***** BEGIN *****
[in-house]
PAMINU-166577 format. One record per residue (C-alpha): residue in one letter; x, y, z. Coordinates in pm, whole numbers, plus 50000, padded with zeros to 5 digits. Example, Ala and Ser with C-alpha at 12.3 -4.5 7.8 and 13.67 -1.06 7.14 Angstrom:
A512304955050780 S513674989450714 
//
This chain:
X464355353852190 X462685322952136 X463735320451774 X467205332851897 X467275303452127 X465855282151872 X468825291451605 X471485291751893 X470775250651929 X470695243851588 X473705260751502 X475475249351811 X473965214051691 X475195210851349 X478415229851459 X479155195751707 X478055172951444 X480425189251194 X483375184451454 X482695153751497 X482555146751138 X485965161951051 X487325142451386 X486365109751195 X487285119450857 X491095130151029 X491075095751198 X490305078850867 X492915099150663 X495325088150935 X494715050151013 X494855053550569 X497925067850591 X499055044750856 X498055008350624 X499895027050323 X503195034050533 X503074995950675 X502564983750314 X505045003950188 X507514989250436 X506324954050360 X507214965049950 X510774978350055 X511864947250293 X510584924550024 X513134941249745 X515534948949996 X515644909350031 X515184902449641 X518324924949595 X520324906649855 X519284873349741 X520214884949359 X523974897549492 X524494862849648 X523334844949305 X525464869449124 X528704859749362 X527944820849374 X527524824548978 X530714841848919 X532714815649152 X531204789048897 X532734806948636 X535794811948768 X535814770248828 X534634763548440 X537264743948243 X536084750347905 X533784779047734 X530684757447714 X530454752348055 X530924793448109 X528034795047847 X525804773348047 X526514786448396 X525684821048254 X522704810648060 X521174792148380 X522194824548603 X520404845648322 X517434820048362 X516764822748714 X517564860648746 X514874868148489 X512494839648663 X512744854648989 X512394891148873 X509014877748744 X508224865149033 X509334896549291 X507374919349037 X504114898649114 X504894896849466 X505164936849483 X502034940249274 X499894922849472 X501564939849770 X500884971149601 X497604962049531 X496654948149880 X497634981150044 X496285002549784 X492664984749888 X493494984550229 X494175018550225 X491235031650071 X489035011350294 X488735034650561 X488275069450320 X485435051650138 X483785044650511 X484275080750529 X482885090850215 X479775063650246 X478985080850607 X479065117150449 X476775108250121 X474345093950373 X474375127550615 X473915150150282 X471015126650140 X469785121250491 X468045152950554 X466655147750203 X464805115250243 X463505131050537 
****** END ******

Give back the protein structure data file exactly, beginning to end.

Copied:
[in-house]
PAMINU-166577 format. One record per residue (C-alpha): residue in one letter; x, y, z. Coordinates in pm, whole numbers, plus 50000, padded with zeros to 5 digits. Example, Ala and Ser with C-alpha at 12.3 -4.5 7.8 and 13.67 -1.06 7.14 Angstrom:
A512304955050780 S513674989450714 
//
This chain:
X464355353852190 X462685322952136 X463735320451774 X467205332851897 X467275303452127 X465855282151872 X468825291451605 X471485291751893 X470775250651929 X470695243851588 X473705260751502 X475475249351811 X473965214051691 X475195210851349 X478415229851459 X479155195751707 X478055172951444 X480425189251194 X483375184451454 X482695153751497 X482555146751138 X485965161951051 X487325142451386 X486365109751195 X487285119450857 X491095130151029 X491075095751198 X490305078850867 X492915099150663 X495325088150935 X494715050151013 X494855053550569 X497925067850591 X499055044750856 X498055008350624 X499895027050323 X503195034050533 X503074995950675 X502564983750314 X505045003950188 X507514989250436 X506324954050360 X507214965049950 X510774978350055 X511864947250293 X510584924550024 X513134941249745 X515534948949996 X515644909350031 X515184902449641 X518324924949595 X520324906649855 X519284873349741 X520214884949359 X523974897549492 X524494862849648 X523334844949305 X525464869449124 X528704859749362 X527944820849374 X527524824548978 X530714841848919 X532714815649152 X531204789048897 X532734806948636 X535794811948768 X535814770248828 X534634763548440 X537264743948243 X536084750347905 X533784779047734 X530684757447714 X530454752348055 X530924793448109 X528034795047847 X525804773348047 X526514786448396 X525684821048254 X522704810648060 X521174792148380 X522194824548603 X520404845648322 X517434820048362 X516764822748714 X517564860648746 X514874868148489 X512494839648663 X512744854648989 X512394891148873 X509014877748744 X508224865149033 X509334896549291 X507374919349037 X504114898649114 X504894896849466 X505164936849483 X502034940249274 X499894922849472 X501564939849770 X500884971149601 X497604962049531 X496654948149880 X497634981150044 X496285002549784 X492664984749888 X493494984550229 X494175018550225 X491235031650071 X489035011350294 X488735034650561 X488275069450320 X485435051650138 X483785044650511 X484275080750529 X482885090850215 X479775063650246 X478985080850607 X479065117150449 X476775108250121 X474345093950373 X474375127550615 X473915150150282 X471015126650140 X469785121250491 X468045152950554 X466655147750203 X464805115250243 X463505131050537 